For now, however, I invite and encourage you to read "Two Souls, Four Lives." For those of you who are also reading "Rescuing Yogananda" you will soon recognize that one book (Two Souls) is, in a sense, the foundation for the second (Rescuing).



Wednesday, October 6, 2010

Many are the pathways: Frankfurt, German

Dear Friends,

Padma and I are in Europe. A few days (a long weekend) on the eastern coast of Ireland, south of Dublin (just fabulous!). And, now, in Frankfurt, Germany, at the world's largest publishing convention. Here publishers from nearly every country in the world come to show their books and offer them to other countries for translation and publication.

Padma has been coming here at least twenty years! She's established friendly relations with like-minded publishers in Europe and Asia. This year she's taken on the line of books by Joesph Cornell (Bharat) who as kriyacharya living at Ananda Village has become a world renown inspiration in the field of nature awareness.

Here one sees walking by our booth (called a "stand") every nation and every representative of consciousness one is likely to encounter. It is a form of yoga practice to see all with, as Krishna says in the Gita, an "equal eye." Not always easy, mind you, but good practice I can assure you.

In addition one sees many spiritual traditions, lineages, and teachers represented. We are in the English Exhibition Hall which includes Great Britain (Ireland included) as well as a few other countries. The size of this show is enormous. The Frankfurt Messe (Fair) grounds comprises many acres and many large buildings, most multiple floors.

In general, therefore, this is a microcosm of the world. The least represented nations would be Moslem nations and African nations. The most represented are Asian and European (including American). Nonetheless, in a relatively small space one "sees it all." This is doubly so because in addition to the "vaishyas" (businessmen and women) are the general (mostly local German) public who purchase tickets to browse the fair grounds.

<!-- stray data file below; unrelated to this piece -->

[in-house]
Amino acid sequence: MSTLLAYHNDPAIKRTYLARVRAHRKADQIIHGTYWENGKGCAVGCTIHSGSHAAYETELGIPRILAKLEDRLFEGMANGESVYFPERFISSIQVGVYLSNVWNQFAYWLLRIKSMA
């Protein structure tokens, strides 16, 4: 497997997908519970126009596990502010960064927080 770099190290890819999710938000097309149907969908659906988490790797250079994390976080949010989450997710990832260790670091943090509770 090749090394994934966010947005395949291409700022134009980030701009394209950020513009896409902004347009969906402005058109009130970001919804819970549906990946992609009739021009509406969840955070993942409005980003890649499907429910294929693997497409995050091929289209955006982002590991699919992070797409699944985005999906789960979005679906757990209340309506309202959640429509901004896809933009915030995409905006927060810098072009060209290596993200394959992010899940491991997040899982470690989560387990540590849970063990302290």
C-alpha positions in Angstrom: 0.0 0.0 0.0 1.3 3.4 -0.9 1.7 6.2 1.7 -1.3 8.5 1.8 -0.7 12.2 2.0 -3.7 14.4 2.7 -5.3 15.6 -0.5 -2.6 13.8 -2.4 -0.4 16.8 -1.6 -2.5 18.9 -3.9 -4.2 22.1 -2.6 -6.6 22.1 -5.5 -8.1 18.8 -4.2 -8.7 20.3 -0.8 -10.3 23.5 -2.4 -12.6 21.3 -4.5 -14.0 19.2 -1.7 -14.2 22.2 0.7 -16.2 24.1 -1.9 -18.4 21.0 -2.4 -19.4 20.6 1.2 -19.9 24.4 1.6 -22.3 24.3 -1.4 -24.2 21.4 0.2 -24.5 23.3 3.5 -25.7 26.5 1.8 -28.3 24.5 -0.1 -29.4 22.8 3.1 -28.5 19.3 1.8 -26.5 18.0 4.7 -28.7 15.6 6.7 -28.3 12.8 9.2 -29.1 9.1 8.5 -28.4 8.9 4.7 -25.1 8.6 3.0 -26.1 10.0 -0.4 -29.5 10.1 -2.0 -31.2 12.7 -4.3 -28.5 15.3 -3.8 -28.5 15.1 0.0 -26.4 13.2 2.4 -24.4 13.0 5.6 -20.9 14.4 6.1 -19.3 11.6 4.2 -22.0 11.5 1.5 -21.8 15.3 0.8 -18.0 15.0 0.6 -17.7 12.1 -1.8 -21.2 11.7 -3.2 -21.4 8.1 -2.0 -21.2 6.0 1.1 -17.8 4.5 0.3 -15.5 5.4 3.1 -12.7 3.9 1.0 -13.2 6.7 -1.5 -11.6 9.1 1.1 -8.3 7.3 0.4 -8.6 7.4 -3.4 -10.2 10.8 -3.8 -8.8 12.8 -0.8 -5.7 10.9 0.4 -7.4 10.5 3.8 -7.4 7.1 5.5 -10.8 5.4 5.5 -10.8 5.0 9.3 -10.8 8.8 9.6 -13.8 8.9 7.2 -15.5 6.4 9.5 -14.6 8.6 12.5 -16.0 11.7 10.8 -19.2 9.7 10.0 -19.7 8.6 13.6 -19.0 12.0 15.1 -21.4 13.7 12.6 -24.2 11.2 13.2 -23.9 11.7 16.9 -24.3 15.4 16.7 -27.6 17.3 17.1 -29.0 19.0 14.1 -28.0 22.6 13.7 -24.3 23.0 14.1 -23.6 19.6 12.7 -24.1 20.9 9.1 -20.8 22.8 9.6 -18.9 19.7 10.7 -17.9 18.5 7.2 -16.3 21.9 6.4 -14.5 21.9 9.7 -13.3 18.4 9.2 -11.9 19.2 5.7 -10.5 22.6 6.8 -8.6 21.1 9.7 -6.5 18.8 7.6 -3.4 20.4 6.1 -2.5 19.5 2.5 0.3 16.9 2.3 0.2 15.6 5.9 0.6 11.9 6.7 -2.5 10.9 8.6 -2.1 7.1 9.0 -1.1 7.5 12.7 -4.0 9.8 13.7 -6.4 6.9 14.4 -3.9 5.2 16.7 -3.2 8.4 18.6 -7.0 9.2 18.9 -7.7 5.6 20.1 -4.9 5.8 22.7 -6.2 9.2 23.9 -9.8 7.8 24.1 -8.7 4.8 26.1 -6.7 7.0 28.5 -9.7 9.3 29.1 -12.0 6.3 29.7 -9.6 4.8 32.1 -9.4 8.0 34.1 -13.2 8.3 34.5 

Therefore the theme of many paths is an obvious one. Apart from national characteristics the most important and most intriguing aspect to me is the representation of the full range of caste-consciousness: from the sudras to the brahmins (who are in relative short supply!). Yes, the Vaishyas are the most represented, but that is by trade, not by consciousness!

What I "enjoy" the most is to see written into the faces of thousands the state of mind and the level of consciousness so wondrously presented by Divine Mother. The fact that ba-zillions of book titles (representative of the same) are face out (read: in your face) just adds to the divine circus.

I can never but reflect what a sheltered life I lead among the brahmins and spiritual kshatrias (warriors). I don't mean this judgementally, just that I am not exposed to such a wide range of people normally. The result is always something of a shock or at least I am left in a vibrational daze of sorts.

Travel is always hardest on sadhana and on diet. As we stay on the lovely home with some very high-minded friends, we have relatively good control on both. But the demands of a trade show do take their toll and I look forward to home-coming as well.

Padma meets with fellow publishers every year who have become friends travelling in their own ways the path of service. This year our booth location changed (first time in many years) and we face the Krishnamurti booth. Gyanic and philosohical. A loud and somewhat irritating visual and audio sale pitch for learning Chinese blares at us from across the corridor, diagonally. The constant hum of conversations fills this enormous hall as I type furiously the results of each meeting Padma has with publishers. This year I spontaneously am attempting to photograph each publisher for Padma's records. Everyone seems to love having a photo!

I practice sending out vibrations of peace and divine love to each passerby (and there are thousands)! It's my main job, really. It's also my main sadhana, given the circumstances. I go outside from time to time (there's a little prana in the air) to energize once in a while.

Haribol to the soul of Divine Mother entrancingly manifest in an infinity of faces. Blessings, to all from Frankfurt, German!